Basically Fannie was worse than Freddy, Freddy had higher standards, and higher fees. By leading the way to the bottom in standards and raising their caps the highest Fannie led directly to this mess. If you had some toxic waste on the books you had to carry because no loan servicer would buy it who cared? Fannie or Freddy were securitizing it right?
This atmosphere of churn and burn and increasing volume led to a cuthroat business in refinancing and sales where overnight mortgage giants were racing each other to see who could dive the deepest in the credit barrel the fastest to cut into the big box bank’s turf.
Loan officers didn’t care, they got commission good or bad. Underwriters across the country were browbeaten until they learned to hold their nose and look the other way. In the meantime to keep up banks were sending out people with cameras to take pictures of huge sums of money laid out bill by bill on kitchen floors because there were “cultural differences” and some cultures didn’t trust banks (meanwhile on the counter there were labratory quality scales and packaging material…) Processing was outsourced to third parties with even lower standards because the onboard staff couldn’t keep up with the glut, and automated online processing raised their profit margins.The processing outfits got paid by number of loans processed, so it was rare to reject. Non-Traditional lenders were knife-fighting to gain major contractor’s business, and in some offices on the same computer that held the loan forms you would find the home office software to print up fake W-2’s. If you needed more money than your home was really worth on a refi package, there were specialty appraisers who would inflate the value to meet the needs.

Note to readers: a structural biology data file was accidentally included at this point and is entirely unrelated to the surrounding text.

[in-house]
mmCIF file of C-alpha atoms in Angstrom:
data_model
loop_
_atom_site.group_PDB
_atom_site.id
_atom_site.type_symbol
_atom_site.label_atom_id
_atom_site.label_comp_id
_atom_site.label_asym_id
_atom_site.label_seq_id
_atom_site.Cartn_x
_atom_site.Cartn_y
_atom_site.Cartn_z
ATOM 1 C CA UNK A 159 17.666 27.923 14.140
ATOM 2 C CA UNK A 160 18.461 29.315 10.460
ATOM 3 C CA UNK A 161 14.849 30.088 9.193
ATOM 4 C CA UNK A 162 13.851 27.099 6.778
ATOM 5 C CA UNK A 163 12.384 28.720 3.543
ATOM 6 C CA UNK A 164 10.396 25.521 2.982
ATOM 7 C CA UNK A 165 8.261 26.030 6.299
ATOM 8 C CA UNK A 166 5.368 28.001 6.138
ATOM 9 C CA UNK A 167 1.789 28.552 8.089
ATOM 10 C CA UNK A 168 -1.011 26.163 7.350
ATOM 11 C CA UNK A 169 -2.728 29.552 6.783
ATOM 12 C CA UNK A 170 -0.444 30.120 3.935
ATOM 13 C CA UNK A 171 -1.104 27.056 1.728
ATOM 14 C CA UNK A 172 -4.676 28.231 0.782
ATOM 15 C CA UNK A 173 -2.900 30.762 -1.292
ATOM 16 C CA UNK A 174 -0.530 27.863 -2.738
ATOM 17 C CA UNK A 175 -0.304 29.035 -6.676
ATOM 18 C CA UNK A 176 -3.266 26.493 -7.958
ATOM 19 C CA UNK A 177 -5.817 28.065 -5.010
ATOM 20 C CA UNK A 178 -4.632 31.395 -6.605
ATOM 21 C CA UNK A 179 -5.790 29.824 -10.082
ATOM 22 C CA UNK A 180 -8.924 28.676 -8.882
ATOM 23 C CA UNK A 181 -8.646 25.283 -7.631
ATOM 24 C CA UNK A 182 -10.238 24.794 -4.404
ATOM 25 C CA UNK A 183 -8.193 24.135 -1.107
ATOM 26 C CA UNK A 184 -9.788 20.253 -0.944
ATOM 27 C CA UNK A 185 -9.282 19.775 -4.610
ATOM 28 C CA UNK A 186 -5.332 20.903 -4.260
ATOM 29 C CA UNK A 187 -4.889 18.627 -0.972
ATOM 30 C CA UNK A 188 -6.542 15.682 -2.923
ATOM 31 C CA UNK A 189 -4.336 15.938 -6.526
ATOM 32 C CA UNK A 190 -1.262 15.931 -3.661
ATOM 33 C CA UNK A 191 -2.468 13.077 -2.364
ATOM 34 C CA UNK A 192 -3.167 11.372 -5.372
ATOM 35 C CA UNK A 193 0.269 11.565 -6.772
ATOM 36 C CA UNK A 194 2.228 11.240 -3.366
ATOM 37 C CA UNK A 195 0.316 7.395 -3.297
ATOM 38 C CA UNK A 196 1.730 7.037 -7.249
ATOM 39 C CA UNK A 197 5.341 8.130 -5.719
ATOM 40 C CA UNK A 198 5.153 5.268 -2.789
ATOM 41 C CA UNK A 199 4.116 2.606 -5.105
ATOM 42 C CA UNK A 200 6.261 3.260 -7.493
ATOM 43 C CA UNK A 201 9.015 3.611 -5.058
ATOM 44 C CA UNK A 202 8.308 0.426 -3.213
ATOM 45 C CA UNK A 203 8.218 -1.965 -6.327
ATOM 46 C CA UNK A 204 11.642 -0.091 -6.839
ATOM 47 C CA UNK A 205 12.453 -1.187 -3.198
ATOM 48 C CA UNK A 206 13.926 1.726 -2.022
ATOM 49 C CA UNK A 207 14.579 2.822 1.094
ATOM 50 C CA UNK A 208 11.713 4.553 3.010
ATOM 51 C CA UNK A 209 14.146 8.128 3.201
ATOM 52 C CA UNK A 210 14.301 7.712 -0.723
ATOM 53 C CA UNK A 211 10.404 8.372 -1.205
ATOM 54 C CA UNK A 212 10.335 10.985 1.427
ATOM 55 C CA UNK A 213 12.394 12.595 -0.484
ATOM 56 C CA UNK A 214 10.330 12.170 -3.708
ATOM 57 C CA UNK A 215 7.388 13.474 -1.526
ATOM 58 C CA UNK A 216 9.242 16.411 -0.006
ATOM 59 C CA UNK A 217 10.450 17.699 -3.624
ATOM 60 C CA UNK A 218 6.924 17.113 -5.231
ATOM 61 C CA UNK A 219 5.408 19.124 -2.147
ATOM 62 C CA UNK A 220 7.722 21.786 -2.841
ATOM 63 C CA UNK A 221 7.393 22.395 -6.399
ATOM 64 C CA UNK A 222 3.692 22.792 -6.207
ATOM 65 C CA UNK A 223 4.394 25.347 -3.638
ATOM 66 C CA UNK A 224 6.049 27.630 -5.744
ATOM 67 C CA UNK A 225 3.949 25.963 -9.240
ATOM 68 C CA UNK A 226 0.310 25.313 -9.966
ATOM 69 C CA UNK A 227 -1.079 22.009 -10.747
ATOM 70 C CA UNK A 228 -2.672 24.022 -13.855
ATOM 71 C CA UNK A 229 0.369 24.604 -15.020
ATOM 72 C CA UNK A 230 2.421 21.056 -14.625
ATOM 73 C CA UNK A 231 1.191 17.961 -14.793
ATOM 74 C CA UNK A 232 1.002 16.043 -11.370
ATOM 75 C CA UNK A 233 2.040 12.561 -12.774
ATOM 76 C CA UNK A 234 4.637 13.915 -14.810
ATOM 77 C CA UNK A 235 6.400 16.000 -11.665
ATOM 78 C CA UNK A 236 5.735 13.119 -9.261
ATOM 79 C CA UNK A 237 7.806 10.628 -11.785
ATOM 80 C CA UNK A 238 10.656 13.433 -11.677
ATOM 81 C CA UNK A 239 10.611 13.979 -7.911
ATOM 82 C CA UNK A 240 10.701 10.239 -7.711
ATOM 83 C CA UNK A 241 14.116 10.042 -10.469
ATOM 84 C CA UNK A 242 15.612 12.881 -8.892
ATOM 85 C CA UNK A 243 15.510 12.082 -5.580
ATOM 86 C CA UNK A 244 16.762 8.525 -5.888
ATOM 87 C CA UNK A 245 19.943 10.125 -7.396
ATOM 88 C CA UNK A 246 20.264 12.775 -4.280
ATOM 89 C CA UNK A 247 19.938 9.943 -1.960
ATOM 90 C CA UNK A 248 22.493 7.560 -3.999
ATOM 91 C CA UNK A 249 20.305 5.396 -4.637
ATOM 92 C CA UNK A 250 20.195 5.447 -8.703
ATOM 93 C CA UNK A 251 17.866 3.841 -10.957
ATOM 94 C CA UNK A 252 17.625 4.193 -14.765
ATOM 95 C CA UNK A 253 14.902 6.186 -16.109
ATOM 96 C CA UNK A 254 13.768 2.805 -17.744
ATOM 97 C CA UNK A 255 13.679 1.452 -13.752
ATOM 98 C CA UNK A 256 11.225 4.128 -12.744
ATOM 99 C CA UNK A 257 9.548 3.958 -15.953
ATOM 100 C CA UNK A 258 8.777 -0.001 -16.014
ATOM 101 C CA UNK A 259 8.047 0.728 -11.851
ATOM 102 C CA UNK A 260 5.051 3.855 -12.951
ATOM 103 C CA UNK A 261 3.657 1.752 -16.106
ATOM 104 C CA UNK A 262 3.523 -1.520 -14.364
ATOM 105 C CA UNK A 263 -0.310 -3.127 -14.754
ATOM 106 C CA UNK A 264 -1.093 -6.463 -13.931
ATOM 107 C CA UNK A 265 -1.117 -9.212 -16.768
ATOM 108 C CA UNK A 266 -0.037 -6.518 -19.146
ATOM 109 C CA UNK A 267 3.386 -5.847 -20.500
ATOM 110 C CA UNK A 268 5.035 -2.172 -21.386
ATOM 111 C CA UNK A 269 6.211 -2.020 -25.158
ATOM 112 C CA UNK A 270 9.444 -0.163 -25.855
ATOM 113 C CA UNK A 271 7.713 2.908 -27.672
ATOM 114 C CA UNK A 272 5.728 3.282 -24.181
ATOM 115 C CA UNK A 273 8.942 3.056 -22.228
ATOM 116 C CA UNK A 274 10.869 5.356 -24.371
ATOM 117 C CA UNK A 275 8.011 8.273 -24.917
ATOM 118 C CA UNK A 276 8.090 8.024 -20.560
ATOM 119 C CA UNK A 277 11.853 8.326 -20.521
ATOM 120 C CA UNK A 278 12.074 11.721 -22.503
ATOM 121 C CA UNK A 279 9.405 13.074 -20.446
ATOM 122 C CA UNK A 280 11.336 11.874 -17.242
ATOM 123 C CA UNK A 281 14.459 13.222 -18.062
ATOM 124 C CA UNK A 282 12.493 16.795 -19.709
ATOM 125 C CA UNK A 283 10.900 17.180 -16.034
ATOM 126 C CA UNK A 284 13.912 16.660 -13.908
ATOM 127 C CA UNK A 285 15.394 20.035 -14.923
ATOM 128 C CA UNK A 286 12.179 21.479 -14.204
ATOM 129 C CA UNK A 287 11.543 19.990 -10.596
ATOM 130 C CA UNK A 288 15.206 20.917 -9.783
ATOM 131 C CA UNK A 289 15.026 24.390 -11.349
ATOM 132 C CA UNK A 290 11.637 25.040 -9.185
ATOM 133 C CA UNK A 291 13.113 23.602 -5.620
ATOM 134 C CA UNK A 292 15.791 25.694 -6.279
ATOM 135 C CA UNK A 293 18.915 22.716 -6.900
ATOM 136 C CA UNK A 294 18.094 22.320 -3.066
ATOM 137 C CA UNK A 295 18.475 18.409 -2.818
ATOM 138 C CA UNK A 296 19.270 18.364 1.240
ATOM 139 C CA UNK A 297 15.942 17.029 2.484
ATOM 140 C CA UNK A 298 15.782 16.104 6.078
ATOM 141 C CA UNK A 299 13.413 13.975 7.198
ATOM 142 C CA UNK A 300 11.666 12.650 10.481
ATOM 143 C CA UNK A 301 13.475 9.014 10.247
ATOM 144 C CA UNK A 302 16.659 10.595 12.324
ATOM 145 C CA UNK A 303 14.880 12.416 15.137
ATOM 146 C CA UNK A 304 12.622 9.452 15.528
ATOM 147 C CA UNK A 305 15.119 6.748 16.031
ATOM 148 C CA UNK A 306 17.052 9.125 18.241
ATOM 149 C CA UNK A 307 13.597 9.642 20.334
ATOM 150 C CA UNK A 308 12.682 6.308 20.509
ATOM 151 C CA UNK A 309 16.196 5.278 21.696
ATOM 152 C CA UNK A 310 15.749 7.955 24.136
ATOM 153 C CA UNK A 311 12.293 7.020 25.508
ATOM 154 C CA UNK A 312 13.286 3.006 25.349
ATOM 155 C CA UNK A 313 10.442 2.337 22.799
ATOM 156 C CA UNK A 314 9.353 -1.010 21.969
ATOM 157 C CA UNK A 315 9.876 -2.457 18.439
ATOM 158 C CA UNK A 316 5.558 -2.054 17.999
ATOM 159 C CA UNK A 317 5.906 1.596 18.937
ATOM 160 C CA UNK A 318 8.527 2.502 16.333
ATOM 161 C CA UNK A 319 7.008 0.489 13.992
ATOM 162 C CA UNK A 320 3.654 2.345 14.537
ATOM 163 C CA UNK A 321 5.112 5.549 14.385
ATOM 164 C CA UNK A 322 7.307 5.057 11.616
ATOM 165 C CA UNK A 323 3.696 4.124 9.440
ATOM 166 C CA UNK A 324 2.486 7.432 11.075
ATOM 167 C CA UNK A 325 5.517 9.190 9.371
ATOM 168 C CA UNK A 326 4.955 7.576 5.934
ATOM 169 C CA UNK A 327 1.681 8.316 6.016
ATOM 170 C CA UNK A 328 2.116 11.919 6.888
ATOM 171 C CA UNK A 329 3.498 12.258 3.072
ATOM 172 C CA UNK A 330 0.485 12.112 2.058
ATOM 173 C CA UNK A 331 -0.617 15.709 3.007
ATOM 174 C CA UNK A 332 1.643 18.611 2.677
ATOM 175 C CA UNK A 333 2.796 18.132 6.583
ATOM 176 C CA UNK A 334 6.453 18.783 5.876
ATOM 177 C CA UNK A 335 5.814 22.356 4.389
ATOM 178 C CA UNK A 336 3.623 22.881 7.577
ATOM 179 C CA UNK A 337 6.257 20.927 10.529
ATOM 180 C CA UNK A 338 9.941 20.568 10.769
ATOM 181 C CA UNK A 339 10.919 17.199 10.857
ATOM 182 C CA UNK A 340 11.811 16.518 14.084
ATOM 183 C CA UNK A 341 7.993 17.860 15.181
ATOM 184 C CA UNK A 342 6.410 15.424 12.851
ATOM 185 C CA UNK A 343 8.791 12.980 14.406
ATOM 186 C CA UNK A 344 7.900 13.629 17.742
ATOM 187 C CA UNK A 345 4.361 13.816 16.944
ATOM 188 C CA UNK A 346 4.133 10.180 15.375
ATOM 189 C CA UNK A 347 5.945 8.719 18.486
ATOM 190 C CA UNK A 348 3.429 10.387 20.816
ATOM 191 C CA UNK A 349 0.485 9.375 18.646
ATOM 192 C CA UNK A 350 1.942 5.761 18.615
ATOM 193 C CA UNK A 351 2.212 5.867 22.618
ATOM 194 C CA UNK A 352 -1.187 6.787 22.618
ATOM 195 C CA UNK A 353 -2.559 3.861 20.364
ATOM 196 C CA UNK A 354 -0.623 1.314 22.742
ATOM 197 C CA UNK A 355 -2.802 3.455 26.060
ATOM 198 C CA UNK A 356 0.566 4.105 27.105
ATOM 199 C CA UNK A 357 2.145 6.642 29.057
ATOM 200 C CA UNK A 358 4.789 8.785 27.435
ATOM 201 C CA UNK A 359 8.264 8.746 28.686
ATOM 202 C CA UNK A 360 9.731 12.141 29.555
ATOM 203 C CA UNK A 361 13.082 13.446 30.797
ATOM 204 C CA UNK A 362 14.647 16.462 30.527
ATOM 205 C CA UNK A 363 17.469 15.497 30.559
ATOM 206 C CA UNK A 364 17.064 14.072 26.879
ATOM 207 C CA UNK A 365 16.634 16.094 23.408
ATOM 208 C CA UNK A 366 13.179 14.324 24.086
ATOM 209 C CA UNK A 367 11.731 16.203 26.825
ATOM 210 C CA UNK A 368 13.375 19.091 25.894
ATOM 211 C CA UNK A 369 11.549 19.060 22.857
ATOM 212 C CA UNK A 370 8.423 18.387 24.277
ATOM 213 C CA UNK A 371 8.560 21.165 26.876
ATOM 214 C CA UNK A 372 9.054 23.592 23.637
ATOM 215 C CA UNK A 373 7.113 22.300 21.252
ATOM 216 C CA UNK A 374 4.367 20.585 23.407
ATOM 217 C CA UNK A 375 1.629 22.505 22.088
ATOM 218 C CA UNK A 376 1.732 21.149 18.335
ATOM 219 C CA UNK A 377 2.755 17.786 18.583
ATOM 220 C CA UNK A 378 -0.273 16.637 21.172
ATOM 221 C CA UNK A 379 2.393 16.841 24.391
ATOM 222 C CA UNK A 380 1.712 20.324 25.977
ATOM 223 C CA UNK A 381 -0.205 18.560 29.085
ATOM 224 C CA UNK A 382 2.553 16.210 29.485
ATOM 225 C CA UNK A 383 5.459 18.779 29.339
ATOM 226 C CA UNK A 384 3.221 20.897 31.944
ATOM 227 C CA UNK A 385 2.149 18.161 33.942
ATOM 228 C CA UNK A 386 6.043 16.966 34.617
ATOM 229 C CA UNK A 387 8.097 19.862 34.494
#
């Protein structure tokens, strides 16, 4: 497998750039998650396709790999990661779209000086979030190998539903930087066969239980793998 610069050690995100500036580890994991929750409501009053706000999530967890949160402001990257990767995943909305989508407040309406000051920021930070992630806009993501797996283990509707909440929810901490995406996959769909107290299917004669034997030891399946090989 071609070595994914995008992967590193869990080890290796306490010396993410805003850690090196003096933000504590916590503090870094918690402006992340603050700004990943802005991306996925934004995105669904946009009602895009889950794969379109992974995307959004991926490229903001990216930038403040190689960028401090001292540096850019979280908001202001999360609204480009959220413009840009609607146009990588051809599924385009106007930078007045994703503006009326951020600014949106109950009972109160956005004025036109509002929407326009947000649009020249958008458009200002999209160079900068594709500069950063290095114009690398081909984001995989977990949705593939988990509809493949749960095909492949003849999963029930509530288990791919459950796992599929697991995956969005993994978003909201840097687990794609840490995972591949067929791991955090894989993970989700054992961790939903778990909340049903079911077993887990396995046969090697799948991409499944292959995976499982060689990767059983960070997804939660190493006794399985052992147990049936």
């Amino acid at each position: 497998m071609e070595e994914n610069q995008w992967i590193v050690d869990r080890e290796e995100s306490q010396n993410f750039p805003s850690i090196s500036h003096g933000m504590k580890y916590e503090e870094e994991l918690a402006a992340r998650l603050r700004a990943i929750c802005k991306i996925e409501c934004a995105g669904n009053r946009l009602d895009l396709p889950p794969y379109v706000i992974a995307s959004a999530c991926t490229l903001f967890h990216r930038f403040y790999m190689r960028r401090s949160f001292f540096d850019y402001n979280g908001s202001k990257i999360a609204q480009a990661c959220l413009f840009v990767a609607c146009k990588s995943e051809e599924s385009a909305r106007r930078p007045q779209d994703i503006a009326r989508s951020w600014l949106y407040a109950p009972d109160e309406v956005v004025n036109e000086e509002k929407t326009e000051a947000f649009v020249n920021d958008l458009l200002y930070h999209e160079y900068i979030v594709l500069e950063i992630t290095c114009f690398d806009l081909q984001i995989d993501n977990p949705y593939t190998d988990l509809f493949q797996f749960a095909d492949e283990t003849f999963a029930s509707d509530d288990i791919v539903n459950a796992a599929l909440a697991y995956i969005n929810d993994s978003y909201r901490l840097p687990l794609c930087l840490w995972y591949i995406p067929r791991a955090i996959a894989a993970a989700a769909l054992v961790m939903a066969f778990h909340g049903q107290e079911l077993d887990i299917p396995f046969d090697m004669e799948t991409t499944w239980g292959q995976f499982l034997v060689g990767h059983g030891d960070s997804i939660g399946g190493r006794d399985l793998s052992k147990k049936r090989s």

Fly by nights came and went, and their loans got sold, repackaged, sold again. Massive fraud started occurring in some rescue agencies, some sponsored by ACORN. Straw buyer schemes, fractional deeds, and rescue angels who turned demonic all flourished. It all floated downstream to Fannie in the end because they blazed the path to lower standards and larger subprime loans. You only have to think about it a minute: Have you ever seen the government do anything where there wasn’t massive fraud and bilking? The GSE’s have been the loss leaders in today’s financial crisis, and it was truly congress and the GSE’s who led down that path into vallies of vultures by opening markets that shouldn’t have existed in the first place.
Do you think Obama isn’t neck deep with the community organizations who led to the lowering of standards and the raising of caps? Do you think Urban Democrats didn’t use these groups to increase their vote blocks?
First you must read Robert Bidinotto’s synopsis here: